What are some ideas or structure I can use when assigning EventID to events that will be saved to the Windows Event Log?

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Some options I've considered

  • Sequential (0... int.Max)
  • Multiple of 10, where the "0" is replaced with how noisy the debugLevel is set.
    xxx0 may represent exceptions, critical information, start, stop etc.
  • ...?

What numbering approach gives you the most insight when a user describes the event in an email or phone?

What is the most useful to support staff?

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    What is the business value of the event id on the log? You need to answer this first. Next, you need to answer what database type you'll use (file vs. db), then you need to answer what do I do when the log is cleared out? – NoChance Jun 16 '12 at 15:46

Fair warning: Coming up with a scheme like this will require governance in order to keep the scheme useful.

I have been on a number of projects that use a similar scheme as what you're describing. It's very helpful for help desk, L2, and L3 when the scheme is enforced. One of the big advantages is HD can quickly tell to pass on certain messages and pass them up the chain because they indicate more severe problems than what they are trained for.

I would recommend breaking down first by area, then by severity.
Leave yourself LOTS of room between major areas as it's a real PITA, if not downright impossible, to move error numbers around after they are set. It's not a technical challenge, but more of a documentation and re-training challenge.

A simple scheme could be this:
- 1,000's belong to "base application messages"
- 2,000's belong to IO
- 3,000's belong to DB comms
- 9,000's belong to ugly abends that require immediate L3 investigation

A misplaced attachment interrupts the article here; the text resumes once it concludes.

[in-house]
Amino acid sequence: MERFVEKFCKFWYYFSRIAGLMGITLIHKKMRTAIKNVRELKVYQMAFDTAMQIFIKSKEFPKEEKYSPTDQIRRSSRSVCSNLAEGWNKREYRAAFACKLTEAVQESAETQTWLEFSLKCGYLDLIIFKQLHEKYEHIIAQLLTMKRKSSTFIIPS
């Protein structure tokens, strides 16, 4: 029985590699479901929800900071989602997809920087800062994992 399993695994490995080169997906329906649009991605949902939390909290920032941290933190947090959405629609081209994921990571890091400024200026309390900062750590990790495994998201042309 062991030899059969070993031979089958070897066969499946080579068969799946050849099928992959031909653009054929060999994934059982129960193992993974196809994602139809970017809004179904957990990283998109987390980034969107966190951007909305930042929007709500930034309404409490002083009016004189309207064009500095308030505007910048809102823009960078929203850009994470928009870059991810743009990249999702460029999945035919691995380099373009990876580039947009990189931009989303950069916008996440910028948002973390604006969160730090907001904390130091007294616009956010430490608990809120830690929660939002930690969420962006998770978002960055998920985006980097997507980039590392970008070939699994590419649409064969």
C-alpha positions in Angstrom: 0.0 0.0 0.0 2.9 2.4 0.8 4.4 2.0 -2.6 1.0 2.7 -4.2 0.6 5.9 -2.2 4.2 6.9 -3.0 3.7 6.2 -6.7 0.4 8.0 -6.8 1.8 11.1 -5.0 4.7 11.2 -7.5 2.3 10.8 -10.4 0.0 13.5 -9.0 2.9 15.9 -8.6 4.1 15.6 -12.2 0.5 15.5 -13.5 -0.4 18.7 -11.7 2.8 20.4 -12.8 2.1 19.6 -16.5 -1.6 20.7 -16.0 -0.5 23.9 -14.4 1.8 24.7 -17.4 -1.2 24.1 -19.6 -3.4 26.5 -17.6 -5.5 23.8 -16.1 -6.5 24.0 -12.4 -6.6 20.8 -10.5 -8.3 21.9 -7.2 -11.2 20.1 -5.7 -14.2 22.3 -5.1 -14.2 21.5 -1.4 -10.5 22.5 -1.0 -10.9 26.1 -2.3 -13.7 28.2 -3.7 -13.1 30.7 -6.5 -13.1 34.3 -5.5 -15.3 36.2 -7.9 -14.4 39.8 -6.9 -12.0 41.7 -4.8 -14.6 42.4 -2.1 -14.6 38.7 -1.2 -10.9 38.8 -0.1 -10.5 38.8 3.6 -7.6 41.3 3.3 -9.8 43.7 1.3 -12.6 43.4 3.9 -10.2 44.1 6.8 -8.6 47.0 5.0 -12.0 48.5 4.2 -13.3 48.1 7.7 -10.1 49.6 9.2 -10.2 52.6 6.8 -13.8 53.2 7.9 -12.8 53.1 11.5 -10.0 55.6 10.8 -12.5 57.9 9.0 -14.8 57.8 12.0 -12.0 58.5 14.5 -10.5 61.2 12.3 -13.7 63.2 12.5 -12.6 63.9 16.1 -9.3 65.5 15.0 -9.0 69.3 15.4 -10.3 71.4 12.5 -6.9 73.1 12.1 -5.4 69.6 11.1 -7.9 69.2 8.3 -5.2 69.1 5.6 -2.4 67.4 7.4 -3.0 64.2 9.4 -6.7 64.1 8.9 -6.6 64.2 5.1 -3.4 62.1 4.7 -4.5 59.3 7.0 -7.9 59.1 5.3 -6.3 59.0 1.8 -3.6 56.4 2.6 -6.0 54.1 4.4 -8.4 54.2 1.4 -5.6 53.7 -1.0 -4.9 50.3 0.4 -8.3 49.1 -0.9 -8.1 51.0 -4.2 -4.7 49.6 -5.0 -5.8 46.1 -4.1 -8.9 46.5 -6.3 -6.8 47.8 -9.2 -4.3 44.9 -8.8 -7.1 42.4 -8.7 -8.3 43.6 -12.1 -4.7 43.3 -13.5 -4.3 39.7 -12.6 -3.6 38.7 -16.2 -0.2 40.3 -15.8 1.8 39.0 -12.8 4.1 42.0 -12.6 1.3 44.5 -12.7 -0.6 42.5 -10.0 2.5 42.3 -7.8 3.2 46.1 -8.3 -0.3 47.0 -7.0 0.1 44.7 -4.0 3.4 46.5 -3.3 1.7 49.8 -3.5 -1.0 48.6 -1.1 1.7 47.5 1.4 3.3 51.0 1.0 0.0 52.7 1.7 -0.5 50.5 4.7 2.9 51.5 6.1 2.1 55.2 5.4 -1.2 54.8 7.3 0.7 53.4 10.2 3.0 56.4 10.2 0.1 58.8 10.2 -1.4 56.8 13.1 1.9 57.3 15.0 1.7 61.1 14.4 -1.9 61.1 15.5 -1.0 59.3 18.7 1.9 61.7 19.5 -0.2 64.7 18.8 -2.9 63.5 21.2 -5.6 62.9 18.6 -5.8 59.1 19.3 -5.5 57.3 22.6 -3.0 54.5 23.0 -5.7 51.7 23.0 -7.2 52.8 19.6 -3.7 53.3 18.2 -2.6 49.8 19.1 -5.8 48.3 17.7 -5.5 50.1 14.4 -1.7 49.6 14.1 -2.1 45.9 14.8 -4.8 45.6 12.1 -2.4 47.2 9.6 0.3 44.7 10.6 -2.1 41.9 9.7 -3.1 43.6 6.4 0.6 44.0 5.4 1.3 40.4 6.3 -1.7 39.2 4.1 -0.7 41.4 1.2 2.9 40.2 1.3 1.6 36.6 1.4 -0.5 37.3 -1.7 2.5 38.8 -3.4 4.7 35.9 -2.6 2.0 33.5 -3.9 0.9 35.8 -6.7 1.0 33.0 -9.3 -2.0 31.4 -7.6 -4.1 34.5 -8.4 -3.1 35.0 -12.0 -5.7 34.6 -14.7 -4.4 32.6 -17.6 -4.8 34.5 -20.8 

where each of the blocks is a major area of your application. User Interface / DB hooks / Config mgmt / file IO / etc... are just a few examples of areas that could receive their own block of message numbers.

Within those groups:
0 - 250 are informational
251 - 500 are warning
501 - 750 are error
751 - 999 are debug / trace (assuming you don't have a separate facility for that)

If you can use a letter indicator at the end of the message, then you could skip this severity subgrouping. But not all event storage mechanisms allow for using a non-numeric character.
Another option would be to use the last digit of the message to indicate severity. In other words, error numbers ending in 0,1,2 are Info, ... 8,9 are debug / sky-is-falling.

Obviously, cater the numbers and ranges based upon your needs, the above are just examples.

This is a similar, but different layout than HTTP error codes.
With the primary difference being that it is an application area driving the organization / assigning of error message numbers. HTTP codes don't really have application areas to break things down by.

I'm not a big fan of just using sequential numbers or using skip counting. First off, there is no logical structure to those schemes and merely gives a hint as to when the messages were created. Knowing that 0010 was created as an error message long before message 750 is pretty much meaningless information.
I would put in a vote for logical organization even within the info / warning / error categories, but that can become very difficult or cumbersome to maintain.

  • Great stuff. But I don't think you are talking about the same thing the OP asked about. – Winston Ewert Jun 15 '12 at 18:44
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    You are discussing something like HTTP status codes. I think the OP is doing something like assigning a number to each HTTP request. You are looking at the assignment of different sets of numbers. You are looking at the numbers assigned to event types. I think the OP is assigning numbers to individual events. You are numbering classes, he is numbering objects. – Winston Ewert Jun 16 '12 at 3:24